Fender ESA10CE review

  • £999
A great looking guitar.

MusicRadar Verdict

You honestly won't find anything under a grand that's better than this, so check it out!


  • +

    Handsome timbers. Simple, stylish looks. Particularly satisfying, chunky tone. Unbeatable price.


  • -

    If you want a grand auditorium that sounds markedly different from a dreadnought, then this isn't the guitar for you.

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With the introduction of the Ensenada Series last year, Fender officially inducted itself into the high-end acoustic ranks for the first time.

Built in the company's 'powerhouse' facility in Ensenada, Mexico, the Ensenada models are a development on the Grand Acoustic Series theme, with superior specifications and build quality, although great value is still the core policy here.

The ESA10CE is one of four new Ensenada models introduced this year, and is the first grand auditorium body option in the series.


Peering inside the diligently constructed soundbox, you'll find a traditionally X-braced soundboard, with the lower 'X' legs deeply scalloped, and the two lower-bout tone bars just tapered.

The handsome Sitka spruce top has a deep orange-tan shade and fetching bands of silky grain figure. Its abalone/black/white rosette and tasteful multi-ply binding (Indian rosewood outer, with thin maple/rosewood purfing) are both very clean.

Back and sides are Palo Escrito - a native Mexican rosewood that's lighter brown than both Indian or Brazilian species, but with the latter's swirlier grain. One-ply maple purifing demarcates the perimeters of the back and sides, with thin Indian rosewood strips masking the back's centre seam and the sides' end joint.

This one-piece genuine mahogany neck is bolted-on. Bar the odd tool mark, its fingerboard and frets are meticulously well prepared, with a very neat nut at the top. The headstock face boasts dense-grained Palo Escrito that's bevelled at the edges to reveal a maple stratum beneath it.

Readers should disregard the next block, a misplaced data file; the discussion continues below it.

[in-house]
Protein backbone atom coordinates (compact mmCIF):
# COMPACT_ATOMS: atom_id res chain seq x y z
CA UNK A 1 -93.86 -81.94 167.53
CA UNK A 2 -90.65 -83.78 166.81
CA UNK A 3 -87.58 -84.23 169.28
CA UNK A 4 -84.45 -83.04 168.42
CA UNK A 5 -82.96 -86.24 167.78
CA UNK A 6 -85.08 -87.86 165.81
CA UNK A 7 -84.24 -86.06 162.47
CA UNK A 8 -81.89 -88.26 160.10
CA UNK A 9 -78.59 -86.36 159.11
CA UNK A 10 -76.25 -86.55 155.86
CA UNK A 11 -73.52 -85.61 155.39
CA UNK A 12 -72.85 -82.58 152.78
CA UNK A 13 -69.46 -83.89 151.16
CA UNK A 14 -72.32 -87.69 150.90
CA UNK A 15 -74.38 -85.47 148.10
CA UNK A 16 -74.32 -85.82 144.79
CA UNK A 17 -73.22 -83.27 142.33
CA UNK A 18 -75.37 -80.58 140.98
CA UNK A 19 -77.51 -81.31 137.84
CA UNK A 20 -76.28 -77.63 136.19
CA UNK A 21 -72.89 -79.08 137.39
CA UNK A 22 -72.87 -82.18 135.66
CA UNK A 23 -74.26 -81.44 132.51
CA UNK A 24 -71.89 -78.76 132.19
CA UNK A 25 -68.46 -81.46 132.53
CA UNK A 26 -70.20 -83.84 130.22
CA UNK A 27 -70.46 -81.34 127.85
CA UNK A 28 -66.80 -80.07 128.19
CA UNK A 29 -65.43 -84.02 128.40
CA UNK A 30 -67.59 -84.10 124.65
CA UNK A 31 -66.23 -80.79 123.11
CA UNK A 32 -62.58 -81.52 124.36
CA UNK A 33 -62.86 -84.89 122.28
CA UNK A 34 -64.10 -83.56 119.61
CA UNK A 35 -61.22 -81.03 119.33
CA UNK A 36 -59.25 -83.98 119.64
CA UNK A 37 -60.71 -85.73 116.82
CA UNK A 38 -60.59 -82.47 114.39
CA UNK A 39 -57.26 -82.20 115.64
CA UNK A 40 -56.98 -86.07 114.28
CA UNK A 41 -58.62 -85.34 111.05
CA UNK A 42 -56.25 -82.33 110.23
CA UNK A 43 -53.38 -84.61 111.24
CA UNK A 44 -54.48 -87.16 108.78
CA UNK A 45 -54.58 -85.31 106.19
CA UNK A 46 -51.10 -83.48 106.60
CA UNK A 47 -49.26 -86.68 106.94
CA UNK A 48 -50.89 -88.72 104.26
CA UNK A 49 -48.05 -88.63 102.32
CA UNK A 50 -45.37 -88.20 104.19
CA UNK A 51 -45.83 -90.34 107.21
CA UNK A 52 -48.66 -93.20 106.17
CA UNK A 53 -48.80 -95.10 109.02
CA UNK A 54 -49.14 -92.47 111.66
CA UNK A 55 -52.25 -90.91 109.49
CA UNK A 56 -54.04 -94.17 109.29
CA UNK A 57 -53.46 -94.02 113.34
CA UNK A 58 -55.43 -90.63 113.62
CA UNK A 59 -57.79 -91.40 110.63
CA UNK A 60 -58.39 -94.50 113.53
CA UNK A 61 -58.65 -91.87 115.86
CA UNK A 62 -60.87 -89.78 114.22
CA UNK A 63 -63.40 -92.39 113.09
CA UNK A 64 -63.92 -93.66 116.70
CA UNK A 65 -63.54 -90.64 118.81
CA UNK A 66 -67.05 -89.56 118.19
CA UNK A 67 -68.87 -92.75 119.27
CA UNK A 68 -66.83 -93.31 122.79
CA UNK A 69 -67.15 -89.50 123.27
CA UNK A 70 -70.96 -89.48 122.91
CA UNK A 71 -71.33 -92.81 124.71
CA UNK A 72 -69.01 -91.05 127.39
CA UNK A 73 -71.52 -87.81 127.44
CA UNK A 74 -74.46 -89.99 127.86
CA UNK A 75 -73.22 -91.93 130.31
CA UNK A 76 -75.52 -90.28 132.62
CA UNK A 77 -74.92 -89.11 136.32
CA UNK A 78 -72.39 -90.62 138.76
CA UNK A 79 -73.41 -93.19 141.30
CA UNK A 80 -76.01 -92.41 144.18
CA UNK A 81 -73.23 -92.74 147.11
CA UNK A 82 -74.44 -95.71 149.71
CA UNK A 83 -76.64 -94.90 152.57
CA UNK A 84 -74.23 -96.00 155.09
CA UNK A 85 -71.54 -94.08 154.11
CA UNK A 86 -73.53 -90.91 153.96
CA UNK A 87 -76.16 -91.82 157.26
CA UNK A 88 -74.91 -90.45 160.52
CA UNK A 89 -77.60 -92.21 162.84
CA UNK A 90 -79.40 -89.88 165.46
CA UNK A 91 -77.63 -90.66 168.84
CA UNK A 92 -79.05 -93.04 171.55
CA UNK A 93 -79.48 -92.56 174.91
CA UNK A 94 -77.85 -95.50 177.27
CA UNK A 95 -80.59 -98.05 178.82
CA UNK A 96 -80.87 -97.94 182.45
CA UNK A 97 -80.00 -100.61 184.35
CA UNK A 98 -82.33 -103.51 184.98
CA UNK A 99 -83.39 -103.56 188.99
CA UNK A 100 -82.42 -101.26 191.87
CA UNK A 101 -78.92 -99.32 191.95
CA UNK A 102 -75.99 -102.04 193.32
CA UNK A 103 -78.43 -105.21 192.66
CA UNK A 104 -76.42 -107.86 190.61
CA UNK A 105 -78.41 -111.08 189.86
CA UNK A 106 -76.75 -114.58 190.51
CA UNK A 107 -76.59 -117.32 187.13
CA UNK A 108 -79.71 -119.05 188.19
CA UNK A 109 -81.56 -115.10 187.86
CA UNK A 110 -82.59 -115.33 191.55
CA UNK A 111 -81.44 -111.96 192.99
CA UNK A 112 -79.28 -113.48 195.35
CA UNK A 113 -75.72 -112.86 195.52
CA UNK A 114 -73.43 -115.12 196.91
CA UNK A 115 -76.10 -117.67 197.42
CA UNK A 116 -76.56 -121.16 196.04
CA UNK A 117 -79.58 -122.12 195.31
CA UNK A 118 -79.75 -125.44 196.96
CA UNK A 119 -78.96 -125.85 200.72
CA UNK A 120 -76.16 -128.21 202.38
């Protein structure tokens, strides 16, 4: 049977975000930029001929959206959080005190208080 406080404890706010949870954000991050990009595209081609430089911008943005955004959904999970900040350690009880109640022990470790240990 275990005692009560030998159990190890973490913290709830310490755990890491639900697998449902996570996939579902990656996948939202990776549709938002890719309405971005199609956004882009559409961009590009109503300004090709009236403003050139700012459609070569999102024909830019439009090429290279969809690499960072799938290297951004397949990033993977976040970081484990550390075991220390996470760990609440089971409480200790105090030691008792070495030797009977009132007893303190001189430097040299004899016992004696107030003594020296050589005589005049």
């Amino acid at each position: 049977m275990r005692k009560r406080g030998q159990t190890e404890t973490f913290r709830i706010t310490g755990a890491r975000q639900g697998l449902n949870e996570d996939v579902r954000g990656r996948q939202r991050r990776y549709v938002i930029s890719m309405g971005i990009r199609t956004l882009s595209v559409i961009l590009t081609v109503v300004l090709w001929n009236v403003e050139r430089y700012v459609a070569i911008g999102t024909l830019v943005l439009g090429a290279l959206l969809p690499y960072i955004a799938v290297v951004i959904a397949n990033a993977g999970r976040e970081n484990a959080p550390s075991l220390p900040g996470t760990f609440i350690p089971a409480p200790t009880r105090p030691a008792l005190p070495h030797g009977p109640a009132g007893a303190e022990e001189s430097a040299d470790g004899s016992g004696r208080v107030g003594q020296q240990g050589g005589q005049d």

Tuners are fine vintage-style fare, albeit a bit sticky and stiff. While Fender's round-cornered bridge isn't to everyone's taste, it is immaculately finished, and its saddle is snug. It features some nice abalone-dotted ebony pins, too.

The neck and body are finished separately, delivering clean heel/body corners, and whatever your opinion on polyester finishes, Fender's gloss coat is flawless and judiciously thin.

This model carries Fishman's Ellipse VT system as standard. With its 'essentials' preamp almost invisibly magnetically mounted just inside the soundhole lip for fingertip control, it's a nifty upgrade on Fishman's Natural System concept.

The guitar's familiar-feeling, slim C-pro? le neck shaft gently tapers in depth from just over 21mm (first fret) to 23mm (ninth fret). Considering the relatively narrow neck width, string spacing could be more generous.

The fingerboard and frets are both buffed to a slippery-feeling lustre, while the fret ends are trimmed and filed. There isn't a lot of saddle height to play with here, but as it stands, this guitar's consistent, encouraging action confirms a true, even playing surface and precise neck geometry.

Despite the compensated saddle, upper fret intonation (generally flat at the 12th fret) isn't as harmonious as it should be.


With a powerful, robust and slightly biting sound, this Ensenada grand auditorium model actually sounds not unlike a dreadnought or a round-shouldered jumbo.

Particularly resonant in the bass, you can really feel this one hum on certain low notes, while there's a good, hearty roar in the mid range, which helps to really chuck the notes out.

Again, we hear the crisp, spicy and attacking treble you'd expect from a dreadnought, with thick and sweet-sounding high notes. It sounds emphatic when fingerpicked and meaty when strummed or flat-picked.

This is an earthy, rich-toned acoustic that you can really get your teeth into for some exceptional rewards. However, it could be too dreadnought-like for some fans of this body style.

Plugged in, we'd opt for the Ellipse VT's Natural II voicing due to the lively bottom end. The result is a perfectly workable translation of the above, with much of the core character retained. The tone control's 'scoop' is subtle yet effective on the thick tone.

With both Guild and Tacoma in the Fender family now, the accompanying resource of acoustic expertise has clearly benefited Fender acoustics.

The ESA10CE is an instrument of considerable quality, style and tone. In fact, acoustically, it's one of the nicest-sounding guitars we've heard this year, which is why its price tag is all the more staggering.